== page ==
WASHINGTON — The United States Wednesday dismissed Syria's call for a referendum on a new constitution, which critics see as a move designed to ease global outrage over the government's bloody crackdown.

"It's actually quite laughable -- it makes a mockery of the Syrian revolution," White House spokesman Jay Carney told reporters aboard Air Force One.

"Promises of reforms have usually been followed by an increase in brutality and have never been delivered upon by this regime since the beginning of peaceful demonstrations in Syria."

Syrian President Bashar al-Assad called the referendum a day after his country flatly rejected UN allegations of crimes against humanity.

The proposed charter drops Article 8 which declared the ruling Baath Party as the "leader of the state and society."

Under the newly drafted constitution, freedom is "a sacred right" and "the people will govern the people" in a multi-party democracy, state television said.

Assad, who in April scrapped emergency rule in force since 1963 when the Baathists took power, has made repeated promises of reforms that have failed to materialize since a popular uprising erupted on March 15 last year.

State Department spokeswoman Victoria Nuland also dismissed the referendum announcement.

"It looks like he's putting forward a piece of paper that he controls to a vote that he controls in an effort to try to maintain control," Nuland said.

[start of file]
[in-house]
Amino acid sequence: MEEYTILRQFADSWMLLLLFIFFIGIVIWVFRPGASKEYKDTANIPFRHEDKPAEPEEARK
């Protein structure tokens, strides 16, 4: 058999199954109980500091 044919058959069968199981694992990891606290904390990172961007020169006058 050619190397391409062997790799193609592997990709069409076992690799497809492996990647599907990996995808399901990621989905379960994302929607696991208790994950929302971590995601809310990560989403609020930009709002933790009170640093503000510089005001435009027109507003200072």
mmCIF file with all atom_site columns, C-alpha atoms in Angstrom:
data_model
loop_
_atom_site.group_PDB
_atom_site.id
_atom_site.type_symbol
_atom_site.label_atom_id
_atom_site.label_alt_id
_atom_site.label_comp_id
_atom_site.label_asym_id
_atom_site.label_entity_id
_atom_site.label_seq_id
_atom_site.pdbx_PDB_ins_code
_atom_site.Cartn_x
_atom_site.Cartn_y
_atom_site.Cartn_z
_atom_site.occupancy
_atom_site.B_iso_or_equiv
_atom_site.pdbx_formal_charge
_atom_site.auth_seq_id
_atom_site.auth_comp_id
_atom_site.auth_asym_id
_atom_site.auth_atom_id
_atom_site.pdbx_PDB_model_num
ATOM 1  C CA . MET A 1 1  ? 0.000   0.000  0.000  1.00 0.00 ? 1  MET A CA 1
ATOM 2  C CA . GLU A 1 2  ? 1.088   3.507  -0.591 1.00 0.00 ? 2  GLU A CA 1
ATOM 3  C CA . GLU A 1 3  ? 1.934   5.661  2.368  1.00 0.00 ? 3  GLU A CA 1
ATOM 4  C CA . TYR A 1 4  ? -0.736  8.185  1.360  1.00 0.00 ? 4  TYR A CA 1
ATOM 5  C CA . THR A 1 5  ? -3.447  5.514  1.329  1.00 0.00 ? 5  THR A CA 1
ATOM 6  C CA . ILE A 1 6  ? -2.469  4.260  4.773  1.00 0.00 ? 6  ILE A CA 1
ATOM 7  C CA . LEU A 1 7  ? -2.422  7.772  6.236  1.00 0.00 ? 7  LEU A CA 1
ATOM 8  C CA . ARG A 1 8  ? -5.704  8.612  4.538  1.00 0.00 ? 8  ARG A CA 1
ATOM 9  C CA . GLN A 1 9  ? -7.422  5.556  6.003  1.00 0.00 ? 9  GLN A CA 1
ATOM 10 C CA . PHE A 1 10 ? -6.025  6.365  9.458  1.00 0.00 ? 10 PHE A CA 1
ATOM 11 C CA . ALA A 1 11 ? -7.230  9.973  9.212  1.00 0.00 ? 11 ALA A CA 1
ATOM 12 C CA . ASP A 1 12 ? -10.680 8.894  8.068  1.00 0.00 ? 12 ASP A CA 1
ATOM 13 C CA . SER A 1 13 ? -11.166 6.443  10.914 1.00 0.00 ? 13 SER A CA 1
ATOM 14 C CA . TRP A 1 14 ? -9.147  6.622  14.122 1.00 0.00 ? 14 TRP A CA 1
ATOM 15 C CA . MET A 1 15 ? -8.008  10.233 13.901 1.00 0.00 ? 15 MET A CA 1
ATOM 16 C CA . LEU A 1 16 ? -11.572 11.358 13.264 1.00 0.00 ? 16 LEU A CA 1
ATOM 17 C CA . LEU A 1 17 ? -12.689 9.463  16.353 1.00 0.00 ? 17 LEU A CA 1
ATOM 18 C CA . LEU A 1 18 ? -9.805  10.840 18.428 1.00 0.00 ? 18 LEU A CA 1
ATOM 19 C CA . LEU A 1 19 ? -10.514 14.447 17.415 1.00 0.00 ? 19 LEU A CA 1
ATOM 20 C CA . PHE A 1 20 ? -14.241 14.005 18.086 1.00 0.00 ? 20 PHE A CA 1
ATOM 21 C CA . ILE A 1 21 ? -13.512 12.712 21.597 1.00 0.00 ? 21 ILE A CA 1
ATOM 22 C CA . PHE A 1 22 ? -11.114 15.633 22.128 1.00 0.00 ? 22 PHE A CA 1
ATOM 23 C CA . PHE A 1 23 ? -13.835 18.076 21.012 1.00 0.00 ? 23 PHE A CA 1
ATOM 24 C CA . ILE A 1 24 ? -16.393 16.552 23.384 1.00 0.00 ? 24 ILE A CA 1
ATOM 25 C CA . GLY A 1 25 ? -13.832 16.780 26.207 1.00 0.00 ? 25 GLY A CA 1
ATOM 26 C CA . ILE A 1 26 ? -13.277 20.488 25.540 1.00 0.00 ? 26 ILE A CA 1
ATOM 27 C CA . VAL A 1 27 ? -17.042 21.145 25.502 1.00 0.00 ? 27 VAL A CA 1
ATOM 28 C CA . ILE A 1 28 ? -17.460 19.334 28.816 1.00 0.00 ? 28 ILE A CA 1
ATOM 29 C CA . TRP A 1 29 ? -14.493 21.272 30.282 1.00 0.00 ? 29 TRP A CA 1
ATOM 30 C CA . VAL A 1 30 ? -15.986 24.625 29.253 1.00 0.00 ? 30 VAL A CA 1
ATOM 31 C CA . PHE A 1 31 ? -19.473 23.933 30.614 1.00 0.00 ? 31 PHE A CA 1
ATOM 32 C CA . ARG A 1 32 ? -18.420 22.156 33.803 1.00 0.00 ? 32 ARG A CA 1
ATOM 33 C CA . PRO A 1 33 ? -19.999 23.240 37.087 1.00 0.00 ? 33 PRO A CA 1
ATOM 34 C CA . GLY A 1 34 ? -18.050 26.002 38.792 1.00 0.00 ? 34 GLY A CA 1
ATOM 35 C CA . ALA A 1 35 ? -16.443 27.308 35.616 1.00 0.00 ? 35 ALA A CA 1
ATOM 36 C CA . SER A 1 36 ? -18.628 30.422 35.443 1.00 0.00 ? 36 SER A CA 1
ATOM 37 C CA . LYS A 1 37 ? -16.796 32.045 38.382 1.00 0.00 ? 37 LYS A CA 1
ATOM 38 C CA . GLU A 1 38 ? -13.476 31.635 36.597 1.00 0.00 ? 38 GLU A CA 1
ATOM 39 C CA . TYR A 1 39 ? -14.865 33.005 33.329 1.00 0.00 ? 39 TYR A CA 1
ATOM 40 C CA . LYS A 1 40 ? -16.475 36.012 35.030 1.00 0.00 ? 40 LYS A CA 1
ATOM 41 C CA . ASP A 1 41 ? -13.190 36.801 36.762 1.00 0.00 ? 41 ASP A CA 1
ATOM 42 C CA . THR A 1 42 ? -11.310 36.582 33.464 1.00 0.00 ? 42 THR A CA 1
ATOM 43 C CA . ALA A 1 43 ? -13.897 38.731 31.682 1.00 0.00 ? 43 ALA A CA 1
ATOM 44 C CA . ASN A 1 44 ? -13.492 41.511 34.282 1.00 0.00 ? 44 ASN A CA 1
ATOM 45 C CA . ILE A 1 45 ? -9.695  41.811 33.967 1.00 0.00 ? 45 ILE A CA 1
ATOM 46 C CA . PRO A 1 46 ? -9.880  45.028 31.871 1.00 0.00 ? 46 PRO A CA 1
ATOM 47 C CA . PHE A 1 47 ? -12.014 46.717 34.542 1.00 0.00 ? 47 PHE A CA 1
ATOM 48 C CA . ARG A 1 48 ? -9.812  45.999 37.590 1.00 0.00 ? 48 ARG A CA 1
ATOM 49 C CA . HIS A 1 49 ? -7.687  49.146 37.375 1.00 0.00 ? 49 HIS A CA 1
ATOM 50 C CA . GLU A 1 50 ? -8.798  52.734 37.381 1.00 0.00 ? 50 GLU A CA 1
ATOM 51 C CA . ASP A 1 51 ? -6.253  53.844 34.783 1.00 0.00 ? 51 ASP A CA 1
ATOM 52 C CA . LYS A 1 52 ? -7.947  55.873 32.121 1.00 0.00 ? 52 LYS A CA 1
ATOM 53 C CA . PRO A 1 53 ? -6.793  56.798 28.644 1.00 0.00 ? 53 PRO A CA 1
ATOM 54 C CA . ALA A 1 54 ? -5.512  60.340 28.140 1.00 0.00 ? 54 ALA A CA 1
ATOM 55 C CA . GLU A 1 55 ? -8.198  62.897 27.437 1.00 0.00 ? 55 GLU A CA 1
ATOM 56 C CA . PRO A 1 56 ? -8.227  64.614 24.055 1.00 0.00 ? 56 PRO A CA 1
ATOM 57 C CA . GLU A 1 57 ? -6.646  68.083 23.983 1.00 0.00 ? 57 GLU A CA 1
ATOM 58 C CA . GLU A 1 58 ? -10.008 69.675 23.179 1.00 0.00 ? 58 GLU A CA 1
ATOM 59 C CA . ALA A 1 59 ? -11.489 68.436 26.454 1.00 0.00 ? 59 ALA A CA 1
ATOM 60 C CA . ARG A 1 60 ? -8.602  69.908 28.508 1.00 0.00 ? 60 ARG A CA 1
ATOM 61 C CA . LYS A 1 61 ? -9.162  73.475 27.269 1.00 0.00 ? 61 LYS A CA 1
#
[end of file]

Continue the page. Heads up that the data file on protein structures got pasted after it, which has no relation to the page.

"And it's frankly not working in any other capacity, so we don't think this is going to work either. He knows what he needs to do if he really cares about his people," Nuland said.

"The violence just needs to come to an end, and he needs to get out of the way so we can have a democratic transition."

Assad's decision came as activists said troops stormed the central city of Hama and stepped up assaults nationwide, despite mounting Arab and Western peace efforts.

Further to the south, an explosion struck an oil pipeline at daybreak in the flashpoint city of Homs, with activists saying government forces bombed it from the air and state media blaming "armed terrorist gangs."

Rights groups say more than 6,000 people have been killed since Assad's forces began cracking down on democracy protests launched 11 months ago.